Clinical Profile and Outcome of Newborns with Acute Kidney Injury in a Level 3 Neonatal Unit in Western India SC01-SC04
Dr. Somashekhar Marutirao Nimbalkar,
Department of Paediatrics, Pramukhswami Medical College, Karamsad-Anand-388325, Gujarat, India.
Introduction: Acute Kidney Injury (AKI) is a serious condition in neonatal care. It complicates the management necessitating the restrictive use of medications.
Aim: To evaluate clinical profile, identify associated and prognostic factors in newborns with AKI.
Materials and Methods: This was a case control study done between January 2008 to January 2010. Total 1745 newborns were admitted, of which 74 babies had AKI. It was defined as serum creatinine >1.5mg/dl. Control group was selected randomly from the hospital numbers of the newborns derived from the electronic registry with serum creatinine below 1.5 mg/ dl. Demographic variables like birth weight, gender, gestational age, admission age, growth restriction, Apgar scores, electrolyte levels; and common clinical conditions like asphyxia, sepsis, meningitis, persistent pulmonary hypertension, Necrotizing Enterocolitis (NEC), mechanical ventilation, congenital heart disease; were compared amongst the two groups. Information was obtained from the admission register, admission files, labor register of obstetrics and gynaecology department and electronic registry. Chi square/independent sample t-test as applicable and logistic regression were used to establish an association of various factors and outcome with AKI.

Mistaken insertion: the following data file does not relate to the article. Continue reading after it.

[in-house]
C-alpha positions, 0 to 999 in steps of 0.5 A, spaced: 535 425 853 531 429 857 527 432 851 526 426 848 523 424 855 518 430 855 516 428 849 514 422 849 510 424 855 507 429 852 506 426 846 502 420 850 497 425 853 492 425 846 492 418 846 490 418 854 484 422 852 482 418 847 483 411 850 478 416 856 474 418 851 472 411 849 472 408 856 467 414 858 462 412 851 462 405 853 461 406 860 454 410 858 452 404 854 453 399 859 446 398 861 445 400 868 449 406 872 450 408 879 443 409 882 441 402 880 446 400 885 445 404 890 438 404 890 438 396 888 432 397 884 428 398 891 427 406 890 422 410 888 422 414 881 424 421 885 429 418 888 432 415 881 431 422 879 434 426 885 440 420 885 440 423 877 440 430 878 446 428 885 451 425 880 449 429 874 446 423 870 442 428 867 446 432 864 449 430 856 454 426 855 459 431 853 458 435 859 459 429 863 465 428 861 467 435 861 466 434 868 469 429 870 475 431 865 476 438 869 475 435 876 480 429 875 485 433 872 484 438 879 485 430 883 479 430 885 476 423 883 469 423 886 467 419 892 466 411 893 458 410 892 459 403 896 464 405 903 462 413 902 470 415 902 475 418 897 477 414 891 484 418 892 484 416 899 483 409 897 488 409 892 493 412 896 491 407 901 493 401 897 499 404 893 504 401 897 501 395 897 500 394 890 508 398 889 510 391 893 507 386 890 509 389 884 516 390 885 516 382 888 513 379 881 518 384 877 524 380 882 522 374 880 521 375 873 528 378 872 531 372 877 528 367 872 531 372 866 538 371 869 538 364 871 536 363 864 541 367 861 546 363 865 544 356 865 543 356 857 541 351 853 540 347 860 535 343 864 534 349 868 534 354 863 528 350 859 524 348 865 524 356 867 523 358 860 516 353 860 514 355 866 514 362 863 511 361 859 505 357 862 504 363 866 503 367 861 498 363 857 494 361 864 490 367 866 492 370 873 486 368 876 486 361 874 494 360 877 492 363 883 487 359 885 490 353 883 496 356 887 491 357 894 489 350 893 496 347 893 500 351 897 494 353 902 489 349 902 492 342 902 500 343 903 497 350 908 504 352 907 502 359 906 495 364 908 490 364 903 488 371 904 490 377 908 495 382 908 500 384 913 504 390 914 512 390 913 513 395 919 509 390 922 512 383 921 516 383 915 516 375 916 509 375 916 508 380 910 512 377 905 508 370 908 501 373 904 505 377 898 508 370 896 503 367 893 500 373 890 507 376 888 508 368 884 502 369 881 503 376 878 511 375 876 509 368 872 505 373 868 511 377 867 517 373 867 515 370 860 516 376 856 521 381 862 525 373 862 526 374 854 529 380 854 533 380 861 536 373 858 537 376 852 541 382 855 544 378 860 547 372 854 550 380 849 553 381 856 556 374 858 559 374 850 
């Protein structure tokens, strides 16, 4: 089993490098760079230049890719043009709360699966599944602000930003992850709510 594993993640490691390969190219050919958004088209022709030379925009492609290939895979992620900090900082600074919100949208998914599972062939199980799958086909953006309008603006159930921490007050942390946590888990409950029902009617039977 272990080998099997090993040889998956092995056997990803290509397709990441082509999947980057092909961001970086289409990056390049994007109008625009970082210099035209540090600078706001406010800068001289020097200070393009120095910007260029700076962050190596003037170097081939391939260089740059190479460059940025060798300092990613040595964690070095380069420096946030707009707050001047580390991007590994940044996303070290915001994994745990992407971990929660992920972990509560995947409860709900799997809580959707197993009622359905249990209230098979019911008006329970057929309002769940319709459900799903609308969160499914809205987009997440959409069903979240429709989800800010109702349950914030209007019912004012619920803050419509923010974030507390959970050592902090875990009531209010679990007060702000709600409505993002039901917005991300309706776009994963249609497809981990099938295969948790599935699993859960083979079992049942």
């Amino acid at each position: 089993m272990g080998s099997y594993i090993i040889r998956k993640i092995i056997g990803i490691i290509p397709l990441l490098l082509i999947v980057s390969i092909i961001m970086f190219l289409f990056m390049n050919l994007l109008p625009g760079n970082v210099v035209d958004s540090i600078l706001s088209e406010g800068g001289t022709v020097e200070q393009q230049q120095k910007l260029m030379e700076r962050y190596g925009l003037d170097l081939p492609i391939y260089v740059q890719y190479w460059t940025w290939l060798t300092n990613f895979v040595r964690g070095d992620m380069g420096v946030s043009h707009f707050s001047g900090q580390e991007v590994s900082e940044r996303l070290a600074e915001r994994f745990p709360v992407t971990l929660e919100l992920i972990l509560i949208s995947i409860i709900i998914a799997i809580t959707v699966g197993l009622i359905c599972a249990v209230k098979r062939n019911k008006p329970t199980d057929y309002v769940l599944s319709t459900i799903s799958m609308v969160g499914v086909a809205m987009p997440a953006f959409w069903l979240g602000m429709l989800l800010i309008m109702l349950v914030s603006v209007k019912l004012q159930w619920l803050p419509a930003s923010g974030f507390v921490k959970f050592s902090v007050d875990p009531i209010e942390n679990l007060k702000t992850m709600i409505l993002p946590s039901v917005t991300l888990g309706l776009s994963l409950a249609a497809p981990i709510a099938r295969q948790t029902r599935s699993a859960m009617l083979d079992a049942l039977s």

Results: The incidence of AKI in our study was 4.24%. Demographic variables more common in AKI group were inborn (p=0.011), male gender (p=0.032), term gestation (p=0.001), Appropriate for gestational age (0.001), higher birth weight (p<0.001), full term (p<0.001), sepsis (p<0.001), NEC (p=0.042), low ApGAR scores at one minute (p=0.011) and five minute (p=0.003). However, on multivariate logistic regression only male gender [Odds Radio (OR)=2.84, Confidence Interval (CI)=1.12- 7.21] and Sepsis (OR=14.46, CI=4.5-46.46) were associated with AKI. Respiratory distress syndrome was more prevalent in the control group (p<0.003). No need of mechanical ventilation and absence of shock, improved the survival.
Conclusions: AKI continues to be of clinical significance in neonatal intensive care. Further studies are needed to evaluate newer associations (like male gender and low APGAR scores).